|Place of origin||Indonesia|
|Region or state||South Sumatra|
|Associated national cuisine||Indonesia Malaysia, Singapore|
|Main ingredients||Fish meat, spices, plant leaves|
Otak-otak, which literally translates as "brains" in Indonesian and Malay languages, is a Southeast Asian fish cake made of ground fish meat mixed with spices and wrapped into leaf parcels. Otak-otak is traditionally served fresh, encased within the leaf parcel it is cooked in, and can be eaten solely as a snack or with steamed rice as part of a meal.
The earliest preparations of otak-otak is believed to have originated in Palembang cuisine of South Sumatra, where it takes the form of grilled banana leaf parcels filled with a mixture of ground fish, tapioca starch and spices. Regional varieties which bear the name otak-otak are widely known across Indonesia and other Southeast Asian countries, though they may have little in common with the Palembang version. In Singapore and southern Malaysia, the reddish-orange or brown colour of its contents is acquired from chili, turmeric and other spices.
Origins and distribution
Otak-otak is widely spread on both sides of the Straits of Malacca. It is believed that the dish was a fusion of Malay (Palembangese) and Peranakan origins. In Indonesia, the name of the dish is said to be derived from the notion that the Palembang otak-otak resembles brain matter: the mixture of ground fish meat and tapioca starch is whitish grey, soft and almost squishy. From Palembang, it is believed to have spread to the islands of Sumatra, Java, and the rest of the Malay Peninsula. Three Indonesian cities are famous for their otak-otak: Palembang, Jakarta and Makassar. In Bangka island, the town of Belinyu is famous as a production center ofotak-otak.
The town of Muar, Johor located south of West Peninsular Malaysia is renowned for its version of otak-otak.  It is a culinary attraction for tourists from surrounding states and neighbouring Singapore, where the dish is known as otah.
Otak-otak is made by mixing fish paste with a mixture of spices. The type of fish used to make otak-otak might vary: mackerel is commonly used in Malaysia, while ikan tenggiri (wahoo) is popular ingredient in Indonesia. Other types of fish such as bandeng (milkfish) and the more expensive ikan belida (featherback fish) might be used.
In Indonesia, the mixture typically contains fish paste, shallots, garlic, scallions, egg, coconut milk, and sago or tapioca starch. In Jakarta, Indonesia, one finds otak-otak being sold in small stalls near bus stops, especially during afternoon rush hour. In Makassar, the main ingredient is fresh king mackerel fish, also called king fish or spanish mackerel.
In Malaysia, it is usually a mixture between fish paste, chili peppers, garlic, shallots, turmeric, lemon grass and coconut milk. The mixture is then wrapped in either banana, coconut or nipa palm leaf that has been softened by steaming, then grilled or steamed.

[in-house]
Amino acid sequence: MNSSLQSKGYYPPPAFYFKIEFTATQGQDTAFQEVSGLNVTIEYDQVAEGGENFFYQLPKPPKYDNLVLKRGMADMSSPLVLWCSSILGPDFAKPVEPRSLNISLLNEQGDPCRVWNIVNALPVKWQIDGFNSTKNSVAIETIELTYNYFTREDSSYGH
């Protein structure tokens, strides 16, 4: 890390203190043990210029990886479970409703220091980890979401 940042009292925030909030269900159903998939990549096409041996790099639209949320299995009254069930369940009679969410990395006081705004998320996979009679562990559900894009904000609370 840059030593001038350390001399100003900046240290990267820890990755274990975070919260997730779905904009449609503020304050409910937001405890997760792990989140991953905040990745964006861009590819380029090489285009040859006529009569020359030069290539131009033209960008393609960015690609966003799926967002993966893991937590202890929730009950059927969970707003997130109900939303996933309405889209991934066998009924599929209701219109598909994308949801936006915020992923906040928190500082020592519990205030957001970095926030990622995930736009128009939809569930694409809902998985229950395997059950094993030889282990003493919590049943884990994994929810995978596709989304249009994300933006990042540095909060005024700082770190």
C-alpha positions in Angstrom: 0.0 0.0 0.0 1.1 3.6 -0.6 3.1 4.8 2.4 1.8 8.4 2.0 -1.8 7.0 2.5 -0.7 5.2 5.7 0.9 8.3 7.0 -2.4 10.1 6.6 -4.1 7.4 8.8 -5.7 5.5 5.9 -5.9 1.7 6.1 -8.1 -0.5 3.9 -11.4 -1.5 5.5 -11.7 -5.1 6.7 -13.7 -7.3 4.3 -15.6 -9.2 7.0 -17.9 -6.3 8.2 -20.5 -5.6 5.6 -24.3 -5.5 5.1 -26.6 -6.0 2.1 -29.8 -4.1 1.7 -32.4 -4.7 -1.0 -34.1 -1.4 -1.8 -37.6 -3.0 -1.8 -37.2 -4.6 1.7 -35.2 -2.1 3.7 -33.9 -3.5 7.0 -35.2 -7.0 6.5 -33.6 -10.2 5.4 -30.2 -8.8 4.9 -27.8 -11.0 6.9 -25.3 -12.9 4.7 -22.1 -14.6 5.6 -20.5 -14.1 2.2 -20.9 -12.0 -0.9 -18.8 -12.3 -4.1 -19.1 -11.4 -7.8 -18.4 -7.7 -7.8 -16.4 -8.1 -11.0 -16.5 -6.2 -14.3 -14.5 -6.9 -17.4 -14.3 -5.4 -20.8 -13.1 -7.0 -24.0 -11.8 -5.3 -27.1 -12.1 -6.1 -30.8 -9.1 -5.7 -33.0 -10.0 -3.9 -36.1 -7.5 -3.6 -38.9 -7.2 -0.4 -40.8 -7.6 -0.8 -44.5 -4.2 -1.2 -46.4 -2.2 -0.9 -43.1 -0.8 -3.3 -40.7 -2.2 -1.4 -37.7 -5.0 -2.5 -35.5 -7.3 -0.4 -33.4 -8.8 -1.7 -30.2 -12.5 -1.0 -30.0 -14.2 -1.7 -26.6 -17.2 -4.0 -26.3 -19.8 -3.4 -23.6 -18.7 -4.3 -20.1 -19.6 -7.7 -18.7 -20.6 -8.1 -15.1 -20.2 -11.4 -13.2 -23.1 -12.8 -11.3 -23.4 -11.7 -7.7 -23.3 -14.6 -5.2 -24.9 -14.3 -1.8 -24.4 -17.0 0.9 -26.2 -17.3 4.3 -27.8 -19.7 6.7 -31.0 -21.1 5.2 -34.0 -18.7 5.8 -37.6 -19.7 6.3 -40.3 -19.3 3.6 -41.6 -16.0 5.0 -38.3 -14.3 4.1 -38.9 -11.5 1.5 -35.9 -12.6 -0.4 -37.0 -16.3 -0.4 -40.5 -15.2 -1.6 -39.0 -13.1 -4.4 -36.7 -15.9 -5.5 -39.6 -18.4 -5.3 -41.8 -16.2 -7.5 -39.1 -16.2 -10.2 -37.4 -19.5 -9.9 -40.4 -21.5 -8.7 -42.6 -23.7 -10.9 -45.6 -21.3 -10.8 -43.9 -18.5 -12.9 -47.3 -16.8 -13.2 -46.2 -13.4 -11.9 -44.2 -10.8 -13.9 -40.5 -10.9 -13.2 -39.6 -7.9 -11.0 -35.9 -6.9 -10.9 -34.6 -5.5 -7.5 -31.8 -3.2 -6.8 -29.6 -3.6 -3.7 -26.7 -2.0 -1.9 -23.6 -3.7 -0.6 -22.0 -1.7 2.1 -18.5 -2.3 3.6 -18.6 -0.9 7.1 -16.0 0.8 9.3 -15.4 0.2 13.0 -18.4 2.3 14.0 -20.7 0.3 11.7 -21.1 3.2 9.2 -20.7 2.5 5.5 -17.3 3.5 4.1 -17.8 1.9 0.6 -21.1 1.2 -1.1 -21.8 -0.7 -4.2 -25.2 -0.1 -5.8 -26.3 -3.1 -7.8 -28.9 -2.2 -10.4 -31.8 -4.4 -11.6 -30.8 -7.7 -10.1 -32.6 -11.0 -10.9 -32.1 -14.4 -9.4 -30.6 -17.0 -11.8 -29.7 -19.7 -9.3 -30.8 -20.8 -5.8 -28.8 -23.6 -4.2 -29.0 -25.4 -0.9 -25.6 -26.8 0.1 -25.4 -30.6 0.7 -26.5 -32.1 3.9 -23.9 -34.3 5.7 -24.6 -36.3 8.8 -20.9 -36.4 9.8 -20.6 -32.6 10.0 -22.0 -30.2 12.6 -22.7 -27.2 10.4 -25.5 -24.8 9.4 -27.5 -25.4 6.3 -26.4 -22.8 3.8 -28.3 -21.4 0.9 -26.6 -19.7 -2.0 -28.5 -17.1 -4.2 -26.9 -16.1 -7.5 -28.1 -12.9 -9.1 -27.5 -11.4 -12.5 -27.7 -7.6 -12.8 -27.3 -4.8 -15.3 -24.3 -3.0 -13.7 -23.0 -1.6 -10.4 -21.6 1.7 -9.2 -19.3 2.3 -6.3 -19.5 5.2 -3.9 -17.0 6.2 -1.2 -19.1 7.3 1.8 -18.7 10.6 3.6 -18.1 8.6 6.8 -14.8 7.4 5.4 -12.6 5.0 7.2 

There are different varieties of otak-otak originating from different regions. Although otak-otak is traditionally made with fish meat, modern versions of otak-otak may use crab or prawn meat or even fish head.
In Indonesia, otak-otak is commonly associated with Palembang, South Sumatra. However, other regions in Indonesia also popular for their otak-otak recipes, such as Jakarta and Makassar. In Palembang, people eat otak-otak with cuko (Palembangese sweet and sour spicy vinegar sauce), while across the strait on Bangka Belitung islands, the slightly different sour cuko sauce is made with a mixture of vinegar, shrimp paste and tauco fermented soybean paste. In Jakarta however, it is enjoyed with spicy peanut sauce.
The otak-otak from southern Peninsular Malaysia and Singapore is wrapped up as a thin slice using banana or coconut leaf and grilled over a charcoal fire. As a result, it ends up drier and with a more distinct smoky fish aroma. Unlike the pale white colouration of most Indonesian otak-otak, otak-otak from Malaysia and Singapore is reddish-orange from the use of chilli paste and often heavily spiced.
Muar-style otak-otak is wrapped inside attap (Nipa palm) leaves and clipped using stapler or toothpick at both ends before being grilled or roasted on the stove. While fish otak-otak is most common, Muar-style otak-otak may also be made with prawns, cuttlefish, crab meat, fish head and even chicken. Besides being wrapped and grilled in attap leaf parcels. Muar-style otak-otak may be steamed as an alternative cooking method.
A type of delicacy similar to otak-otak from the Malaysian state of Terengganu is called sata. A similar Indonesian dish employing banana leaf is called pepes. Other types of otak-otak include dishes called pais ikan, botok that are made of fish paste cooked in banana leaves.
The northern Philippine province of Pangasinan has a similar delicacy called tupig, which is cooked in the same manner as otak-otak, though tupig is sweetened. A thick batter made of glutinous rice flour (known locally as galapong) coconut strips, coconut milk, sugar and nuts is wrapped in banana leaves, and then grilled over coals.
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